Maintaining the current ad valorem tax rate was one of several highlights in Dripping Springs ISD’s Fiscal Year 2018 budget, which was approved unanimously by board trustees June 26.
The budget, presented by Assistant Superintendent Elaine Cogburn, reflects the district’s practice of having revenues fund ongoing expenditures and limiting the amount of those expenditures in order to keep a balance.
With this policy, the board prohibits exceeding beyond a two percent deficit of the proposed budget’s revenue. The goal of the policy, which was enacted in 2014, would prevent any potential deficit from draining the district’s fund balance below a threshold of four months of operating expenses.
The total expenditure of the accepted budget comes to $76,496,069 which is spread among the general fund, debt service and child nutrition.
However, the general fund faces a deficit of roughly 2 million dollars. General funding covers the revenues received from local taxes and entitlement from the state as well as expenditures for the district’s daily operations.
Meanwhile, the district’s debt service budget will have a surplus of roughly $460,000, while the child nutrition budget will also face a deficit of $383,370.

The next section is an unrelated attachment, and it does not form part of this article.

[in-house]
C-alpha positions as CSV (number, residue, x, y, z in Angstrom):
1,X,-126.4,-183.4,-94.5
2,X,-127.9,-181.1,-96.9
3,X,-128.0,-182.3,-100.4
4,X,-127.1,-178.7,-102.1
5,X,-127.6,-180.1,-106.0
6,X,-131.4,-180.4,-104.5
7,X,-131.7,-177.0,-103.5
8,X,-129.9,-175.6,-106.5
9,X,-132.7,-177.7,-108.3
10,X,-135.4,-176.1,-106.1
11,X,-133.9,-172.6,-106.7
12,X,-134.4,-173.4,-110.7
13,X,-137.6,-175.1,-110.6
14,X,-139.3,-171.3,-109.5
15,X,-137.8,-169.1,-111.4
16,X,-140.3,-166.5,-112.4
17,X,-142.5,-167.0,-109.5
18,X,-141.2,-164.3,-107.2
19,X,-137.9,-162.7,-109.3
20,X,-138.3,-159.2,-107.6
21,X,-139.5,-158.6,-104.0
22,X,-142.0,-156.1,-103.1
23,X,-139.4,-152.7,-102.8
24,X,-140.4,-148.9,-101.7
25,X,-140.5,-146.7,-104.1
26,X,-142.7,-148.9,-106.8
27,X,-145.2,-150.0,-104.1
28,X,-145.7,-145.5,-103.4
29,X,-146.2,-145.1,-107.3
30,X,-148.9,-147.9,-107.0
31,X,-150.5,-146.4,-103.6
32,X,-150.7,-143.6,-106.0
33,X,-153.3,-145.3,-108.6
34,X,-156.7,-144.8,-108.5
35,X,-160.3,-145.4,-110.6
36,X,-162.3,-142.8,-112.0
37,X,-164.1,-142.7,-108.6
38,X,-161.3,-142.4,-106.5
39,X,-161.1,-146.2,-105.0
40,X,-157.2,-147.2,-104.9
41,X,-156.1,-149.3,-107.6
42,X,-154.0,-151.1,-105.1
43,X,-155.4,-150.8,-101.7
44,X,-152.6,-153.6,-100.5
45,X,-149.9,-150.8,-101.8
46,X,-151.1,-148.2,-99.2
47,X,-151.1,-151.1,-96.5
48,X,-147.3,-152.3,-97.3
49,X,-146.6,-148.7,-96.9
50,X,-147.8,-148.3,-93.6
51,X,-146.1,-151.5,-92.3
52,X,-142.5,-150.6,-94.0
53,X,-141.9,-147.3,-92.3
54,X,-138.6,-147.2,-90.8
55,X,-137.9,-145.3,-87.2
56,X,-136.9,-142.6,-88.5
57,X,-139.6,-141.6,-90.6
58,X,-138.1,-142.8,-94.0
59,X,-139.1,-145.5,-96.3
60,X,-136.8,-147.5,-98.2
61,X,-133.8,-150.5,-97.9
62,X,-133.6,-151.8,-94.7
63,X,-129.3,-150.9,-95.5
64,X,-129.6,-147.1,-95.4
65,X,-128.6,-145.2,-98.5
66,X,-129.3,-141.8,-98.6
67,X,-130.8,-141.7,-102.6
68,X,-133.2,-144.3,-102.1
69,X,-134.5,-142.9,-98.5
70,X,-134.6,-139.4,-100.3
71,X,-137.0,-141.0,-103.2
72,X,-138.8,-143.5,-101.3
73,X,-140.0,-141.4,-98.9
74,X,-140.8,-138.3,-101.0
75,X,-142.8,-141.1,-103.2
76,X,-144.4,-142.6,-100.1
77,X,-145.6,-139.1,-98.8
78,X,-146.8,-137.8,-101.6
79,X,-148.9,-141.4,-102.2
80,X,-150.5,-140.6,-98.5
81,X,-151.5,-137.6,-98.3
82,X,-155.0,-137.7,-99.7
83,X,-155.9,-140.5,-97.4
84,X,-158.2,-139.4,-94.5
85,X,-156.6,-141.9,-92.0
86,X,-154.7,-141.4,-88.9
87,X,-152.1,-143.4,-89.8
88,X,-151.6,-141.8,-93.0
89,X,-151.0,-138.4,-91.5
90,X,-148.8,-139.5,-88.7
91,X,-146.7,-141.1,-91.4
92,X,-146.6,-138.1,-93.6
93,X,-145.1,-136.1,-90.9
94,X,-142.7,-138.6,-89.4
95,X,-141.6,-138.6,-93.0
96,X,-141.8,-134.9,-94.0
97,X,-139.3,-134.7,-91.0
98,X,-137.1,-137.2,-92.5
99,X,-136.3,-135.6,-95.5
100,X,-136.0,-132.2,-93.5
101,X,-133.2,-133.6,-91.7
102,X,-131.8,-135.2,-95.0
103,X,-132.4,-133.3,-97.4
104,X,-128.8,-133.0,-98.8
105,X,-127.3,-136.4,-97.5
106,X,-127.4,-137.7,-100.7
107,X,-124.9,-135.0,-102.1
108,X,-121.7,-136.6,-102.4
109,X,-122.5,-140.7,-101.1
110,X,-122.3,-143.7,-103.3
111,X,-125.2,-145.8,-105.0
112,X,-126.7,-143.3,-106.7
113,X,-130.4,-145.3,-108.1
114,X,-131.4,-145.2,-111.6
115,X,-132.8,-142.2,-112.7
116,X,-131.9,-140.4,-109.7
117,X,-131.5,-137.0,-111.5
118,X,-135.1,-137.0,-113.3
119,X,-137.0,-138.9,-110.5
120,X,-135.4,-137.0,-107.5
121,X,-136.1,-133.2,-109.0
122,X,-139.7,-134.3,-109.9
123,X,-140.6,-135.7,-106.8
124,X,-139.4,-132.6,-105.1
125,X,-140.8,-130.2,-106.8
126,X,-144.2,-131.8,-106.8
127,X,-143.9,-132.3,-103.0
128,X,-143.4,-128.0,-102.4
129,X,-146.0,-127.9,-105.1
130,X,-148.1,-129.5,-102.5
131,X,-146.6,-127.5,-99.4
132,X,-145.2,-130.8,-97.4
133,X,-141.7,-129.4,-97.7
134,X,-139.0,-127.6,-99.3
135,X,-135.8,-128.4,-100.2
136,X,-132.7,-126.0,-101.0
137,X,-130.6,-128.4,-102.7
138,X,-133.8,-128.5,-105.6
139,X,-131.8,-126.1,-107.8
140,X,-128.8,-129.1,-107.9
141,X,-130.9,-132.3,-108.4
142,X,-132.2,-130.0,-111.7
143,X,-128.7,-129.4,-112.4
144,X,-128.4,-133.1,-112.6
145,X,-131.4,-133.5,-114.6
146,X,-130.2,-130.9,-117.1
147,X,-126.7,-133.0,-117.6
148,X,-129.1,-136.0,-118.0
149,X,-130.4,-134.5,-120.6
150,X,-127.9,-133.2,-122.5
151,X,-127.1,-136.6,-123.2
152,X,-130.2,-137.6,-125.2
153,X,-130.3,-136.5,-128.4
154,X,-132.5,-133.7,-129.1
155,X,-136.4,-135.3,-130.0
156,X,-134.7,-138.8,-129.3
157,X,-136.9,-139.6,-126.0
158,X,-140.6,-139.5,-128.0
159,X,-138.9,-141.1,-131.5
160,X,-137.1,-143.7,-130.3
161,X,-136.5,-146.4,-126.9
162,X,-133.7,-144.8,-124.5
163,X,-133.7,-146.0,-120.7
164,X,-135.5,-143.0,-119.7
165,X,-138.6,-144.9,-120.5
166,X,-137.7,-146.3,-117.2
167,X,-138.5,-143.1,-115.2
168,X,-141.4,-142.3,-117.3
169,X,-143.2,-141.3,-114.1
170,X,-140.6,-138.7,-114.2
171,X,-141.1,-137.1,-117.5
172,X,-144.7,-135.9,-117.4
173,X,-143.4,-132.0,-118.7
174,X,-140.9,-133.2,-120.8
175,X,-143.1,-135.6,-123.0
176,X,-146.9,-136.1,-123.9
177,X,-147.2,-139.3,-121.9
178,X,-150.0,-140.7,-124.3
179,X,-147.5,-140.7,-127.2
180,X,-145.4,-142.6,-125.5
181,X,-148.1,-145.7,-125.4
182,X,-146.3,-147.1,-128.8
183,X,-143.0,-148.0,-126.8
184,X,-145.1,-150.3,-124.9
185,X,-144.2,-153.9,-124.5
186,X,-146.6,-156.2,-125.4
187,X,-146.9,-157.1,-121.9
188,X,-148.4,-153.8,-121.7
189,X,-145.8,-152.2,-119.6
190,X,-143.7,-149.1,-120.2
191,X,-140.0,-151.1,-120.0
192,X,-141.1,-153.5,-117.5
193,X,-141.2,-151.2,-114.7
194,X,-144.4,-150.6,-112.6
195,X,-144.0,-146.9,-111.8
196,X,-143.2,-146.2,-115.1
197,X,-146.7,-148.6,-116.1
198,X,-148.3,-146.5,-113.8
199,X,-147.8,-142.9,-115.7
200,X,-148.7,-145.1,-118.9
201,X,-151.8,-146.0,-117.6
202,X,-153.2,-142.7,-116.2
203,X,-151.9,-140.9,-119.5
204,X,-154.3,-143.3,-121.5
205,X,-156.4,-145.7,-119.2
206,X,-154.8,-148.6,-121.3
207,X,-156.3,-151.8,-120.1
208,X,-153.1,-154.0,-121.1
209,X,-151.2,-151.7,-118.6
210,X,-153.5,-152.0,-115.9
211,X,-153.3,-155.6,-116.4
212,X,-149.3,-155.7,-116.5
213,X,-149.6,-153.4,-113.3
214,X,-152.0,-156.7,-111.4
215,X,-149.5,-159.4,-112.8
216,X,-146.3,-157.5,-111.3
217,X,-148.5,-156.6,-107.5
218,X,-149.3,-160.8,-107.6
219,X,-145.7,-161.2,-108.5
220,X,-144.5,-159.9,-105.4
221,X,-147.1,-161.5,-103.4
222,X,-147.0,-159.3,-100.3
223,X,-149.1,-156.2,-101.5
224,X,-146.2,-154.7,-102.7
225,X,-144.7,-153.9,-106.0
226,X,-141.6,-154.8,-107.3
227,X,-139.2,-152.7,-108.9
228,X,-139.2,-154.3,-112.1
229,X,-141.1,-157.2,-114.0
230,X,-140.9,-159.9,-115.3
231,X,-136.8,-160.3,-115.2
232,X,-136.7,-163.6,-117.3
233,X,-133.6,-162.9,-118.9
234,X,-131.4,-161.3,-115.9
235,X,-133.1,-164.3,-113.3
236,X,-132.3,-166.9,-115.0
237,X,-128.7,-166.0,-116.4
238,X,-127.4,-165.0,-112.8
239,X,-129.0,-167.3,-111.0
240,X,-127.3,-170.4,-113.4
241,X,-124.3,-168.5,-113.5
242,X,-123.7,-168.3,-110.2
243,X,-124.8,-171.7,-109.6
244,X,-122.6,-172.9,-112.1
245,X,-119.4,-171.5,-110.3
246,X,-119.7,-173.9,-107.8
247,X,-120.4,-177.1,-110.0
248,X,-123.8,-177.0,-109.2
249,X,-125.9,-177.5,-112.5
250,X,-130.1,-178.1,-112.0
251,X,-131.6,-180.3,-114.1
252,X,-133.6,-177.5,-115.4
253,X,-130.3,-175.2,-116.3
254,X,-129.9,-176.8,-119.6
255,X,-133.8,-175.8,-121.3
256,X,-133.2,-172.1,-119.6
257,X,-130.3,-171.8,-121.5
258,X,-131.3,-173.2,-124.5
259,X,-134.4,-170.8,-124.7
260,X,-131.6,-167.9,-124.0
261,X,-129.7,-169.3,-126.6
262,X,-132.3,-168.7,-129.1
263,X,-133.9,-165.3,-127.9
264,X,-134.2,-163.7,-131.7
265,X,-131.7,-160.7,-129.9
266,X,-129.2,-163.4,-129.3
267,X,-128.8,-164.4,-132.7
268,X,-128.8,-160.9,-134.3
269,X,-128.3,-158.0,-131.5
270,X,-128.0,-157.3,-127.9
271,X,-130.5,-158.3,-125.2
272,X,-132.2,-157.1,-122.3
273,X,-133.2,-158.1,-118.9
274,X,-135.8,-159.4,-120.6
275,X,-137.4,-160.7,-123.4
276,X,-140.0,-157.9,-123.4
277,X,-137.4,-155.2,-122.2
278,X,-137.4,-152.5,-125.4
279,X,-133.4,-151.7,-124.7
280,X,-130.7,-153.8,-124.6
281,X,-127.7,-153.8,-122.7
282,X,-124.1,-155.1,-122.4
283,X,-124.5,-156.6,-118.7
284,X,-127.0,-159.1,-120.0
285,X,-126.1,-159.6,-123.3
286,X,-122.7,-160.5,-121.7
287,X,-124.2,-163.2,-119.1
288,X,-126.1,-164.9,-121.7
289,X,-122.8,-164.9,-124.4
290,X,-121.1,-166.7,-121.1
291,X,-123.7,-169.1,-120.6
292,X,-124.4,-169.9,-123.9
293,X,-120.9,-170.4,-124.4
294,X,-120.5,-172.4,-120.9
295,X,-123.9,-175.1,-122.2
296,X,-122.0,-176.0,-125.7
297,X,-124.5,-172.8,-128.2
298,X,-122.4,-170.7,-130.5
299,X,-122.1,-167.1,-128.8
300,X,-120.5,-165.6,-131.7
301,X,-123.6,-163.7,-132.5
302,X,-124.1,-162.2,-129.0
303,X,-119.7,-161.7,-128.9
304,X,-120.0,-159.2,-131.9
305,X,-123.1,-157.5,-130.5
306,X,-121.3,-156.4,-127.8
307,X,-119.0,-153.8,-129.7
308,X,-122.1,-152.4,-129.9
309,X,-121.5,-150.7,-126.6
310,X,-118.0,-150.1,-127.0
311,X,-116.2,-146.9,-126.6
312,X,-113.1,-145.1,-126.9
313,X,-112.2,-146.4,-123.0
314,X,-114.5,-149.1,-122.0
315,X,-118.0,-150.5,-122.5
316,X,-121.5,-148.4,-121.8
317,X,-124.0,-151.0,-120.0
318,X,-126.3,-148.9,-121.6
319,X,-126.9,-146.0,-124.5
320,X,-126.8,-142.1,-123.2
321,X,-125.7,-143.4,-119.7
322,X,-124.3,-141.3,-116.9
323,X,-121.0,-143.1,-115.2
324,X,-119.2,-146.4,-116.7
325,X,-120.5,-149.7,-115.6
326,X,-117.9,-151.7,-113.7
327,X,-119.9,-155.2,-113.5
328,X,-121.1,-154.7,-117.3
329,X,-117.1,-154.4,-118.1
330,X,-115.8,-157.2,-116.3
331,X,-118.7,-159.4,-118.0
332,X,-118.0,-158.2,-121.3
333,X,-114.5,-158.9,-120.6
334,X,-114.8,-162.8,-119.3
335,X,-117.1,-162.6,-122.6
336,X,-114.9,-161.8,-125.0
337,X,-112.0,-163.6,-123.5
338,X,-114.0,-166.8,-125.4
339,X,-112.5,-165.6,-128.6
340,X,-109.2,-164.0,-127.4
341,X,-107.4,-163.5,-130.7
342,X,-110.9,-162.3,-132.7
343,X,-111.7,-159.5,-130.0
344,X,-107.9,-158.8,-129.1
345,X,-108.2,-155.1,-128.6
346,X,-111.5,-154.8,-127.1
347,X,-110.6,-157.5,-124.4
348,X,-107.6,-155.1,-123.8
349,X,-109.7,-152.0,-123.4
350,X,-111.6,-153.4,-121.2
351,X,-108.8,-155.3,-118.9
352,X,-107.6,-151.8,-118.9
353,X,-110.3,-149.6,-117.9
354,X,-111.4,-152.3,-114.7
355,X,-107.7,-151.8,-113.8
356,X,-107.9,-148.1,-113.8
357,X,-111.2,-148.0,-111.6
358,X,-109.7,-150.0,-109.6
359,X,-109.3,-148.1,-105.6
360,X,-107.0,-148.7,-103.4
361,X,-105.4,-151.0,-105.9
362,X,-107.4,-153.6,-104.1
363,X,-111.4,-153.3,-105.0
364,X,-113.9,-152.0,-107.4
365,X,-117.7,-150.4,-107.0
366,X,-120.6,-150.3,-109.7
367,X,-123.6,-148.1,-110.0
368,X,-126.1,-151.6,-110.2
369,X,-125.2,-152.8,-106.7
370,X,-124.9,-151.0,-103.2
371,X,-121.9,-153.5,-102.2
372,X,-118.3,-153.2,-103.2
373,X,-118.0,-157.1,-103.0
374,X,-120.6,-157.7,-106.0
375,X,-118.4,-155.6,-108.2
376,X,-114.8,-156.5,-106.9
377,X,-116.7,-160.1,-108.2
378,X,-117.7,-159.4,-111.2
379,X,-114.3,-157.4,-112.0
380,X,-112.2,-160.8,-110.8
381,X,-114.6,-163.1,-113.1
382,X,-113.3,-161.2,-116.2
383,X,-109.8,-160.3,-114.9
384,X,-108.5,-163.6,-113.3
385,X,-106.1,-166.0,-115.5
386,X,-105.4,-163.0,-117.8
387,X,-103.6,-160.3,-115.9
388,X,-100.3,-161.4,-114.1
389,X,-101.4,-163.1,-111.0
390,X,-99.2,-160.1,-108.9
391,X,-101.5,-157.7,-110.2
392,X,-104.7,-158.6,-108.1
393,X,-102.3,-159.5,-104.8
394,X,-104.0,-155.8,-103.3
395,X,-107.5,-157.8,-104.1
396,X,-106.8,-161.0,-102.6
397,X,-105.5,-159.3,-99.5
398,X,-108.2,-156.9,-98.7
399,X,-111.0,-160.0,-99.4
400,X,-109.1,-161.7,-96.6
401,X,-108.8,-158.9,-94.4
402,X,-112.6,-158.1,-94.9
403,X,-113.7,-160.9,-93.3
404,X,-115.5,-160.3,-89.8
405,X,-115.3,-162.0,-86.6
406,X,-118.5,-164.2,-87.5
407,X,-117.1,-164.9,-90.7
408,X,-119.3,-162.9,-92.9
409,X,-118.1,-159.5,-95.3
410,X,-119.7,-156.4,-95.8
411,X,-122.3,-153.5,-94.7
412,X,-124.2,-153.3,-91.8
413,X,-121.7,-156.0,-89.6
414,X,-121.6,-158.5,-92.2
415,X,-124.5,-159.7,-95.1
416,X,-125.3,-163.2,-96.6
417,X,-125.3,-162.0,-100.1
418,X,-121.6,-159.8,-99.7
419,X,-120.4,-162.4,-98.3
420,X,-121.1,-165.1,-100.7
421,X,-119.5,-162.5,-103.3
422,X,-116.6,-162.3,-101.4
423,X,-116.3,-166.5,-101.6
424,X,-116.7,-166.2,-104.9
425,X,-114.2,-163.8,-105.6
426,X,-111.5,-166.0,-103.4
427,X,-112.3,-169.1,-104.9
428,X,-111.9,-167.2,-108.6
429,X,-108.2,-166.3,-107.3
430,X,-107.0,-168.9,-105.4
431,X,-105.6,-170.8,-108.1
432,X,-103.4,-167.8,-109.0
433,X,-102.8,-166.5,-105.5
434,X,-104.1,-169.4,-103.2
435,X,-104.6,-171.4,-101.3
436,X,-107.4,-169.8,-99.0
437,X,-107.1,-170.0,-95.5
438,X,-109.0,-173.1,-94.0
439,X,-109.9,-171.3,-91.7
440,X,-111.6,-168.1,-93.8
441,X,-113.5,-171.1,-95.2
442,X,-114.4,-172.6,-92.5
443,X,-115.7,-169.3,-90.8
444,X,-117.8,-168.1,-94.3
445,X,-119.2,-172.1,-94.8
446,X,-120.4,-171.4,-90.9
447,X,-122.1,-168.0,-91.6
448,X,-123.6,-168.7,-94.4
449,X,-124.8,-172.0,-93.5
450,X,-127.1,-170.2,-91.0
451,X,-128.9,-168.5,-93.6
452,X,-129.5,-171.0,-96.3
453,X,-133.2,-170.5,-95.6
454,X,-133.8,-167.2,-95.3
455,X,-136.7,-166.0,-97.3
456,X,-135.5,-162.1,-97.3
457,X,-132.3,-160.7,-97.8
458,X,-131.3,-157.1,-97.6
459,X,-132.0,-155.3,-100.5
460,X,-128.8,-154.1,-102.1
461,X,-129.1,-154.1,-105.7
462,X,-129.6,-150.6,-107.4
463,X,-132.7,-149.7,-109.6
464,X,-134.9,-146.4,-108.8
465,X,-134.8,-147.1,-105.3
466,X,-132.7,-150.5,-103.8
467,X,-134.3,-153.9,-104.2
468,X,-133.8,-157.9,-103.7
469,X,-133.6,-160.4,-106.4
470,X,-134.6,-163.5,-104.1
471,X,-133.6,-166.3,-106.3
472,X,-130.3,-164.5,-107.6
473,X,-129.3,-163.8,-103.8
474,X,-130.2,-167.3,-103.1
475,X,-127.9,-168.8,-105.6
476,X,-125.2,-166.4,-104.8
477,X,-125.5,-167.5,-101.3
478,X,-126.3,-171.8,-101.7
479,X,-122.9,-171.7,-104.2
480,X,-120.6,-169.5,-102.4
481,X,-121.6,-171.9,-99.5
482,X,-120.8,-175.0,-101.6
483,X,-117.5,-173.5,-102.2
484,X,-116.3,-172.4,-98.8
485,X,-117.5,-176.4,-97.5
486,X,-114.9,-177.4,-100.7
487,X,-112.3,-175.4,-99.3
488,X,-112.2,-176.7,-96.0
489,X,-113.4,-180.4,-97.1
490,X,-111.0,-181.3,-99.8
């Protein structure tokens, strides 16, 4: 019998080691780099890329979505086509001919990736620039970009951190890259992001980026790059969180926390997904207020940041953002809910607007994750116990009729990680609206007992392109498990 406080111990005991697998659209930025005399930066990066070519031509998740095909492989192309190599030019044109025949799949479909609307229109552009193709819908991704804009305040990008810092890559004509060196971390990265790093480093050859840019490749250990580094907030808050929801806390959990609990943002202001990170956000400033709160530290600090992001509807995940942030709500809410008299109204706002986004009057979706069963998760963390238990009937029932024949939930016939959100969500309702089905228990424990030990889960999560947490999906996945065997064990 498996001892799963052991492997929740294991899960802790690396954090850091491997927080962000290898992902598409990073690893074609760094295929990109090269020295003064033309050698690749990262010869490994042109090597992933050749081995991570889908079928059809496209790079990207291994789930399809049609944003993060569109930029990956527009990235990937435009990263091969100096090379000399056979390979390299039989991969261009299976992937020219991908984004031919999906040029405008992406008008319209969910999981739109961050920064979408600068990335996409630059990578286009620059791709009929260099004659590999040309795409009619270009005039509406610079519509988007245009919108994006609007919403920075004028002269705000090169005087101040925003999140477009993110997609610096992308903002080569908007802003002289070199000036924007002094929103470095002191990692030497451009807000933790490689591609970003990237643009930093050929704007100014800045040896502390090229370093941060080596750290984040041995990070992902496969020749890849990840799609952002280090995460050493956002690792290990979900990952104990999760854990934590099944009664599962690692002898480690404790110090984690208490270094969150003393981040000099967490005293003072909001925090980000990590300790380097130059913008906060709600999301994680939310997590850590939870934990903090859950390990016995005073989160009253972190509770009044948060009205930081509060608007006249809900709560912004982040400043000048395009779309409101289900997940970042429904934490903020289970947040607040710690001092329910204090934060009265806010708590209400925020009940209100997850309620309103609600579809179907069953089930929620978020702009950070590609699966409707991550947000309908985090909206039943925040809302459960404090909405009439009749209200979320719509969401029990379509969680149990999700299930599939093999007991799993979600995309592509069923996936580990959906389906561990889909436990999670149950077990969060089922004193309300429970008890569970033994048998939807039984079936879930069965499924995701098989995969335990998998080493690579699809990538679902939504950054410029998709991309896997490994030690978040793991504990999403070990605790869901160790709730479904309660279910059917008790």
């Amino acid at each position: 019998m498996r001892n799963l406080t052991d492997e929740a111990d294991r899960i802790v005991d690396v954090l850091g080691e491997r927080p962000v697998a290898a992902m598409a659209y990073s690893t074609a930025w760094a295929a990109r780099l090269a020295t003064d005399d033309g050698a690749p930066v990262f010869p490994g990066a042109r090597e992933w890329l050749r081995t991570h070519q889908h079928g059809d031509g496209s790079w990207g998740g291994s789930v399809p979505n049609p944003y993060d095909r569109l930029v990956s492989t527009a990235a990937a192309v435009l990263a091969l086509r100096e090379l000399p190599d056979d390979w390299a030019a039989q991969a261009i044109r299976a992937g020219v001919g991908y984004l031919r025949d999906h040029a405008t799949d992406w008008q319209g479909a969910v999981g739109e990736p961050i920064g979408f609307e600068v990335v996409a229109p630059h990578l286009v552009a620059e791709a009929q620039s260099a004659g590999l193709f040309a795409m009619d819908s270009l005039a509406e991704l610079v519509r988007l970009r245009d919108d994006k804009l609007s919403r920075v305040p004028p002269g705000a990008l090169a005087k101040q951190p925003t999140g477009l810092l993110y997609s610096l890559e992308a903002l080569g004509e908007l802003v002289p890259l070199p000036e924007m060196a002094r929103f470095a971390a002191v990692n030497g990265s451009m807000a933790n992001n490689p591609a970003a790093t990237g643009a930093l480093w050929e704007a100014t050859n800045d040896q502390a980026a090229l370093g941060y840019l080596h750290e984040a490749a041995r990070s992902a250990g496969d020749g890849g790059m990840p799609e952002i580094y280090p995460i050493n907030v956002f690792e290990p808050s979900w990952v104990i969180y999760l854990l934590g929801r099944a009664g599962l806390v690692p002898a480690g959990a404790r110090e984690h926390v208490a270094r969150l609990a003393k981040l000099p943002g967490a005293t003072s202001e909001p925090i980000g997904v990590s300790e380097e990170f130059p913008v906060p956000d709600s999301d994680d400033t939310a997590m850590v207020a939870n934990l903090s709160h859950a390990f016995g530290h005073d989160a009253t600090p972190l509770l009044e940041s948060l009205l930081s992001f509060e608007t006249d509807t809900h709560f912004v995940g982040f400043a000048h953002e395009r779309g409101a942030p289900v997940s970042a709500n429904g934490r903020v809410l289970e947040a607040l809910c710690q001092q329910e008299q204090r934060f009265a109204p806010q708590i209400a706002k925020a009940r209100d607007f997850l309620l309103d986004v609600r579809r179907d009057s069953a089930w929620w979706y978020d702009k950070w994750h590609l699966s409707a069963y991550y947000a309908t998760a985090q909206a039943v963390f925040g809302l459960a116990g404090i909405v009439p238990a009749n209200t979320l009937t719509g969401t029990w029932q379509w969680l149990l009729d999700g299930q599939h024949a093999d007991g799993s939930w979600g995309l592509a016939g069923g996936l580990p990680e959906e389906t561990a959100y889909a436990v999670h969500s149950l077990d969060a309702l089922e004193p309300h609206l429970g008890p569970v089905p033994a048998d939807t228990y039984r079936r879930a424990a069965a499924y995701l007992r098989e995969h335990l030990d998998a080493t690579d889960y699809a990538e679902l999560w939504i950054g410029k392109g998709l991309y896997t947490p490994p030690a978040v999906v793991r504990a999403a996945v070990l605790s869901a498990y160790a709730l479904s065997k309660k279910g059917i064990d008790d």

“The state’s portion of funding has dropped in recent years and the district’s recapture payment has increased, making budgeting more challenging for our district,” said Bruce Gearing, Dripping Springs ISD superintendent. “Our Board and administration are always cognizant of the importance of being efficient stewards of taxpayer money. The 2017-18 approved budget reflects the district’s continued growth and the opening of two new schools.”
Additionally, Gearing said the district was able to provide a cost-of-living increase for employees, maintain existing programs, and serve our students while maintaining the current tax rate.
DSISD’s tax rate will remain at $1.52, with $1.17 going to maintenance and operations (M&O).
The budget also highlighted several important developments for the district, including a projected student enrollment of 6,231, which was a 463 student increase over last year.
Dripping Springs ISD had 95.5 employee position growth, a 2 percent average cost of living increase for employees and a contract extension for Gearing.
In August 2017, the district will also be opening Sycamore Springs Elementary, the district’s fourth elementary school, and Sycamore Springs Middle School, the district’s second middle school, with the additional personnel and operating costs reflected in the recent budget.
Dripping Springs ISD has consistently received strong ratings within financial accountability systems and currently carries one of the highest credit ratings of any school district in the state.
Dripping Springs ISD’s budget by the numbers